How to Say No To Taking on New Client Work
Freelancer feast or famine is very real, but on the bright side, there are so many freelance opportunities to pursue that you could very well reach your maximum client work threshold in no time.
This is a nice situation to be in because you’ll have to say no to extra work and opportunities instead of sending pitches out and hoping that you’ll land new gigs.
You may be thinking, why would a freelancer want to say no to new opportunities? For one, freelancers can’t work 24/7. There’s only a fixed amount of hours in the day which limits how much work can be taken on and freelancers want to have a life too and do other things which makes saying no a necessity in some cases.
However, if you’re like me you have a hard time saying no to people and it can seem to get you in quite a bit of trouble. Here are three simple ways to say no to new opportunities once you have a full client roster.
1. Recommend Someone Else
This is one of my favorite techniques to use when I have to say no to a potential client. If you have a network of other freelancers in your niche, it’s a great idea to help someone out by referring them to the client instead.
That way, the client has someone to consider since you can’t take on the work, and the person in your network has a new lead. It’s a win-win situation and communicates to the potential client that even though you can’t help them right now, you still care about their needs and want to help out.
2. Be Straightforward
If you’ve assessed an opportunity in detail and realize you don’t have the bandwidth to accept it, be honest and say no quickly so you don’t leave the other person hanging.
Always be sure to give a solid reason as to why you’ve said no so lines of communication are clear and the person on the receiving end doesn’t have to assume anything.
You can say something like:
“Thank you so much for offering me this opportunity. Unfortunately, I am no longer accepting new clients as my schedule is full. I take pride in my work and would not like to spread myself too thin and start offering less value to my clients.”
As you can see, this example clearly states that you can’t take on the work and exactly why. It’s an honest and respectable reason and communicates that your decision is best for both sides for the time being.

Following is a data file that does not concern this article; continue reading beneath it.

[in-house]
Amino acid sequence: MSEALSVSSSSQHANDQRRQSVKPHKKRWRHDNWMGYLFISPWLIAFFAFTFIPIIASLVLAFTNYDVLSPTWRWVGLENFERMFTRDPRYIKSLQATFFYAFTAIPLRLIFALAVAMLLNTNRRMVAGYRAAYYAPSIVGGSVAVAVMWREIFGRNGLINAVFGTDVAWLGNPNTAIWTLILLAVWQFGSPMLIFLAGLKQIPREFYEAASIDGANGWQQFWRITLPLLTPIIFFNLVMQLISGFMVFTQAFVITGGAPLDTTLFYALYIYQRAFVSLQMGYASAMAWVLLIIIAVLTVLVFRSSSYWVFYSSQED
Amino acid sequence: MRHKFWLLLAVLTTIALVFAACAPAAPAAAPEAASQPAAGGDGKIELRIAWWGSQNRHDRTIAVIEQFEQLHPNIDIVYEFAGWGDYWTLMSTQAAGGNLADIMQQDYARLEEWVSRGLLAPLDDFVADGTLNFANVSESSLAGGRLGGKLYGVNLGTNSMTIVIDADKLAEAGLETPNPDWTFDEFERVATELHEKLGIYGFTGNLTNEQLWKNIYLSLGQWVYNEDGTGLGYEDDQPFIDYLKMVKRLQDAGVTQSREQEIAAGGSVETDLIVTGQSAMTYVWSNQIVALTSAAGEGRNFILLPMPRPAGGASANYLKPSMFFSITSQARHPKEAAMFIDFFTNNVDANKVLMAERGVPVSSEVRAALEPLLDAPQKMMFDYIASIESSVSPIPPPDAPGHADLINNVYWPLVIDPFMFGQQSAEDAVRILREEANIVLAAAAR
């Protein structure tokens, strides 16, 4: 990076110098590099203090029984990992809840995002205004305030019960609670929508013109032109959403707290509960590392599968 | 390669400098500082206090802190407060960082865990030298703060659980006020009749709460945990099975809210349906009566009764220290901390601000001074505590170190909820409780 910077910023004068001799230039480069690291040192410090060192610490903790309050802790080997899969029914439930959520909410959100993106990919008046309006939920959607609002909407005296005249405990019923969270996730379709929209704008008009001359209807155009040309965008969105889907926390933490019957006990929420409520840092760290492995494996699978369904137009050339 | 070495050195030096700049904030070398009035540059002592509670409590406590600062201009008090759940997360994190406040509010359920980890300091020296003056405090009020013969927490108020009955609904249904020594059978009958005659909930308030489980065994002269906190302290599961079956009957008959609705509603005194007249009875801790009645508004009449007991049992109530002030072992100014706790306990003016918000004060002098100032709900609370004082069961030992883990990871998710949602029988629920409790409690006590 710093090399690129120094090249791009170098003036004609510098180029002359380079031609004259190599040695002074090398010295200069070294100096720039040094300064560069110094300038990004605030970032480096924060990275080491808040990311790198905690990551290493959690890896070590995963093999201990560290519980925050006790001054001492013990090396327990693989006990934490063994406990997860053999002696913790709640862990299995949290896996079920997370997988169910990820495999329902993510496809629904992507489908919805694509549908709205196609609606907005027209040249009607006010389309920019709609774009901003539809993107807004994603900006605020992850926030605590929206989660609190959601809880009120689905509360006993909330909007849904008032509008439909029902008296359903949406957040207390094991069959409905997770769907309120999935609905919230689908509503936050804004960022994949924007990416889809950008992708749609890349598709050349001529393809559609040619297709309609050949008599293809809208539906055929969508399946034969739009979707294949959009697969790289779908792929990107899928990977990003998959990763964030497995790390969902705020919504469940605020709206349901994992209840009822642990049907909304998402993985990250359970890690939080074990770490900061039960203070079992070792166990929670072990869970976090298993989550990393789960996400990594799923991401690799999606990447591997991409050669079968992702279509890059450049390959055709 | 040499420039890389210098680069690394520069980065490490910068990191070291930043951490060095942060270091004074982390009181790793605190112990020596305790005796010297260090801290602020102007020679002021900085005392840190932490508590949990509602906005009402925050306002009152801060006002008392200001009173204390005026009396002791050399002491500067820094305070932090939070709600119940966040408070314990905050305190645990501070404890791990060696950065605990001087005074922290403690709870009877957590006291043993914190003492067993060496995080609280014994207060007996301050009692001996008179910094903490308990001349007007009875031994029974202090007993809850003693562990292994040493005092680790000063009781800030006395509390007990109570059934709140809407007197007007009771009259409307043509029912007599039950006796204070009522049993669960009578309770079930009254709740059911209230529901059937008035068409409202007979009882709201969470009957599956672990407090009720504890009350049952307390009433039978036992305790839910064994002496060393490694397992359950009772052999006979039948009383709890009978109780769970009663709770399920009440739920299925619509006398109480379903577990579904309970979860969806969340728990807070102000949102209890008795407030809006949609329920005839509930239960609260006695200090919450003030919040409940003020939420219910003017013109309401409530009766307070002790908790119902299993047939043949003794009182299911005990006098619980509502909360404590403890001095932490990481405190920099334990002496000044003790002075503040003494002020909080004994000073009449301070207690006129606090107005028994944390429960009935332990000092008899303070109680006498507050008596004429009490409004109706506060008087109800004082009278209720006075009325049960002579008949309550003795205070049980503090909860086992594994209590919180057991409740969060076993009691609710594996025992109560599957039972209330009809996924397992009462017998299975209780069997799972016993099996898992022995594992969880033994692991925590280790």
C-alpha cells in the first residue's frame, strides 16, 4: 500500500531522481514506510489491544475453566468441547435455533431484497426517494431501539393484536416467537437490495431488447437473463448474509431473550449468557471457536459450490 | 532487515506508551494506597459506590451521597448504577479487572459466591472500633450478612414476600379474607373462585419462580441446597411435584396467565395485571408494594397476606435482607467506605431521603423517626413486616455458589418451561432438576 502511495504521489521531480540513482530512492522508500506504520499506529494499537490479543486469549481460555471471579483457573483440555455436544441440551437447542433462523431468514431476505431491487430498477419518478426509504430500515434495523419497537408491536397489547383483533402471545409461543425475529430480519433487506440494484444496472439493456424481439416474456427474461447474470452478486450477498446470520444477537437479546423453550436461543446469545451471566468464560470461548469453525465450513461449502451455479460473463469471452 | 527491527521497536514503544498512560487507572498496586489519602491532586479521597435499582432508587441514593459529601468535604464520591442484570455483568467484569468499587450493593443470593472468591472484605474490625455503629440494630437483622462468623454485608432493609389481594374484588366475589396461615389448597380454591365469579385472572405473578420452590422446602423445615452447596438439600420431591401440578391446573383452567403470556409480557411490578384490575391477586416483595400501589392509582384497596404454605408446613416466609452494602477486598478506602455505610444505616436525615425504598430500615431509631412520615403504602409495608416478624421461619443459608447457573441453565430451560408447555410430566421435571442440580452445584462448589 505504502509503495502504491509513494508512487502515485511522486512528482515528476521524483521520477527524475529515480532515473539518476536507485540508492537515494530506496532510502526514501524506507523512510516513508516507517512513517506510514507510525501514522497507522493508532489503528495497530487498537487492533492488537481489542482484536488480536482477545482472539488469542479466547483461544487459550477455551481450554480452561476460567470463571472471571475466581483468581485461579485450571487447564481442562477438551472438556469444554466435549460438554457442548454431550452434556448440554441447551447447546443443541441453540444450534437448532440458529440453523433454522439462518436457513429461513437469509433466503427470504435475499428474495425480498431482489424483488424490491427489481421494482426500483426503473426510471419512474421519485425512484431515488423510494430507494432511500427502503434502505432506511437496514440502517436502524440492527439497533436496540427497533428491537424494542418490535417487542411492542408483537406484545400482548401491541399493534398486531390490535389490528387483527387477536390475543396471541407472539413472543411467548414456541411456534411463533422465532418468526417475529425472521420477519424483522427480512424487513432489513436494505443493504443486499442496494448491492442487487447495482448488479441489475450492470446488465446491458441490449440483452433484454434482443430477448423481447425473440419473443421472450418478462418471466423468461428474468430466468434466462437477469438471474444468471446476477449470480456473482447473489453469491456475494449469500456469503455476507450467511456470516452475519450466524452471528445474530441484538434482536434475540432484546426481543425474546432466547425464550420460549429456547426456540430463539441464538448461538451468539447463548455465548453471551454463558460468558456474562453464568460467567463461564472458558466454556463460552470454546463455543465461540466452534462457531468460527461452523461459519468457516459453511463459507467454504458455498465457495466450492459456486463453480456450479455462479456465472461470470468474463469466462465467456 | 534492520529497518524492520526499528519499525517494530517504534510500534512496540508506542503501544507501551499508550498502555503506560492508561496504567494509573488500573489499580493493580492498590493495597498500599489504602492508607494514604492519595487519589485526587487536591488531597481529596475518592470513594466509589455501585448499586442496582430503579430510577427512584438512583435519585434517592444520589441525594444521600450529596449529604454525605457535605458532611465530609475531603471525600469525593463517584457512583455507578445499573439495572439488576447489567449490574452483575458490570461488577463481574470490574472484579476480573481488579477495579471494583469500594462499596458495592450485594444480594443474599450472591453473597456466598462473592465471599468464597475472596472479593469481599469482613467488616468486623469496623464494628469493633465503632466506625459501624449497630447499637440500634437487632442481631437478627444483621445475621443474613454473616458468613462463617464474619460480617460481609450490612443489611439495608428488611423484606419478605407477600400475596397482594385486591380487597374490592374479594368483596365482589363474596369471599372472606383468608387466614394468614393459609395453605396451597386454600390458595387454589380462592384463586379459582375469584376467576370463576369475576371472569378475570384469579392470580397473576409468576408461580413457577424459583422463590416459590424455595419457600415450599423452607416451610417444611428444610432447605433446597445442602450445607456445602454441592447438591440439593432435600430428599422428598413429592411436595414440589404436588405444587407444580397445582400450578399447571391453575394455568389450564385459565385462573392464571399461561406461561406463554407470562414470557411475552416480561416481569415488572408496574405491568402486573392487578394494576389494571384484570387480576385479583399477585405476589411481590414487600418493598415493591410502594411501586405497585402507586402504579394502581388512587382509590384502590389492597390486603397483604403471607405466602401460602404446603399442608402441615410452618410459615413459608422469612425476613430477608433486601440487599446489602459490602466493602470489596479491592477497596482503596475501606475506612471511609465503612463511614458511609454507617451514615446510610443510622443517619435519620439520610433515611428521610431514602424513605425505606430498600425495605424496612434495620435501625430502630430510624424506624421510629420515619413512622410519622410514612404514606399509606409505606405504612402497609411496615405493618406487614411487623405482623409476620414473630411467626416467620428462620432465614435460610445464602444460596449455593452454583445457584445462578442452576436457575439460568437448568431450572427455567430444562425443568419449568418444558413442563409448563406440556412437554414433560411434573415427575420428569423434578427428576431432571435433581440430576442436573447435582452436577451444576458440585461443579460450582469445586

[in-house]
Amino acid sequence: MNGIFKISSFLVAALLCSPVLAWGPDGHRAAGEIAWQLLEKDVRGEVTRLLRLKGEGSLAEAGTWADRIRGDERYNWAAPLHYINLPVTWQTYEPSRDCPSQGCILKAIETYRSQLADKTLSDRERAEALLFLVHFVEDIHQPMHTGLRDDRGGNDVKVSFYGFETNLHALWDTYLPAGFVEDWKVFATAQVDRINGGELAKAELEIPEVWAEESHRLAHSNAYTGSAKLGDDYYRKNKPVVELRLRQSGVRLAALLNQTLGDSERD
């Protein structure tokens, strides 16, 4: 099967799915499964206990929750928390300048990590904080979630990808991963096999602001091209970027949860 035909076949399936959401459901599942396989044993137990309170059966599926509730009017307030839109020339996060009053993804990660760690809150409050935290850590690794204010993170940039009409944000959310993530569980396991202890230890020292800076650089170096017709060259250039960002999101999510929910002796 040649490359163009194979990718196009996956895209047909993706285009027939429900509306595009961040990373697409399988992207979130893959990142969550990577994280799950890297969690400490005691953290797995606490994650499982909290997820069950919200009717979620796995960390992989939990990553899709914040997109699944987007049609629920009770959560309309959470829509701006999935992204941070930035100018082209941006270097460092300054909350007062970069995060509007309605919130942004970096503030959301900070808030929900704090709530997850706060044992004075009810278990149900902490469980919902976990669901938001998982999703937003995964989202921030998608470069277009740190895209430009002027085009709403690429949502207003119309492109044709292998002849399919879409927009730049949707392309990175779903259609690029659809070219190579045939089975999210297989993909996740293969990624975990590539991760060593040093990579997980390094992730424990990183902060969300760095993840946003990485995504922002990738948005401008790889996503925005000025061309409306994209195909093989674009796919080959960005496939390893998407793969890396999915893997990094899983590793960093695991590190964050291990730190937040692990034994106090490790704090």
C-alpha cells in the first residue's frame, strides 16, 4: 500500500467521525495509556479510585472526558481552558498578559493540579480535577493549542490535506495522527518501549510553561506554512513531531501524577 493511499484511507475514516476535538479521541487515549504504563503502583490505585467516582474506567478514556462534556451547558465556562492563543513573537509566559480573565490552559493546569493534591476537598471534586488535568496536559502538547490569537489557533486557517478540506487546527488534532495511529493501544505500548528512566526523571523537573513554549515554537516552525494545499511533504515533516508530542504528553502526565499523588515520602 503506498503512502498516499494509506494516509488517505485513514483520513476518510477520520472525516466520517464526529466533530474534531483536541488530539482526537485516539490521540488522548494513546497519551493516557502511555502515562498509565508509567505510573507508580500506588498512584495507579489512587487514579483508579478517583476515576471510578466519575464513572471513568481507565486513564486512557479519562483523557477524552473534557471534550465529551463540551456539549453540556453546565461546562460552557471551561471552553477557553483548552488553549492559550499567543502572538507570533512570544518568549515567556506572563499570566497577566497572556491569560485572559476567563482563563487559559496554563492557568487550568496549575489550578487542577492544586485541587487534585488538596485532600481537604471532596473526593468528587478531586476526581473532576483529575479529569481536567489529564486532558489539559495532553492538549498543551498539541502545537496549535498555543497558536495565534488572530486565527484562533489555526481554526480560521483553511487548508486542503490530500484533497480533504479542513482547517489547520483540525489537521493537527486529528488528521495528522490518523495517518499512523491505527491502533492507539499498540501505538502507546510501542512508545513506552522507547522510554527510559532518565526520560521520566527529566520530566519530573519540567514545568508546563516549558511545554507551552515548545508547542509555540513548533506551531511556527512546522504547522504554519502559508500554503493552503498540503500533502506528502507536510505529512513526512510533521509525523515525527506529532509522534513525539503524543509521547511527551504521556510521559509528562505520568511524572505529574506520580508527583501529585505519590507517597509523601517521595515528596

3. Say No to Option A, But Create an Option B
So let’s say you get a request from a client you’re actually interested in working with but just don’t have the time to fulfill their requests. If the client really wants to work with you, they might be willing to be a little flexible.
If what they’re asking you to do would make your workload too heavy, say no to that particular task, but offer to help with something smaller or let them know that you can accept their offer by a certain date.
If most of your work is done by the project, you’ll be needing new clients and assignments when certain contracts end. If you’ll be wrapping up an assignment in 4 weeks, for example, you can line up another opportunity to start right after instead of making no your final answer.
If this is the response you choose, you’ll actually need to deliver on your promise and complete your portion of the work when it’s time. So if you have no intentions of working with the client, don’t offer an alternative option.
Summary: Say No When It’s Necessary and With No Regrets
Saying no doesn’t come easily to most people, especially if you are a people pleaser and don’t like to let others down. You have to realize that you can’t do everything and if you try, you’ll still be letting someone down whether it’s your clients or yourself because your quality and attention to detail will plummet.
Saying no is a handy skill to have as it could prevent you from stressing out with an unmanageable workload and suffering from serious burnout.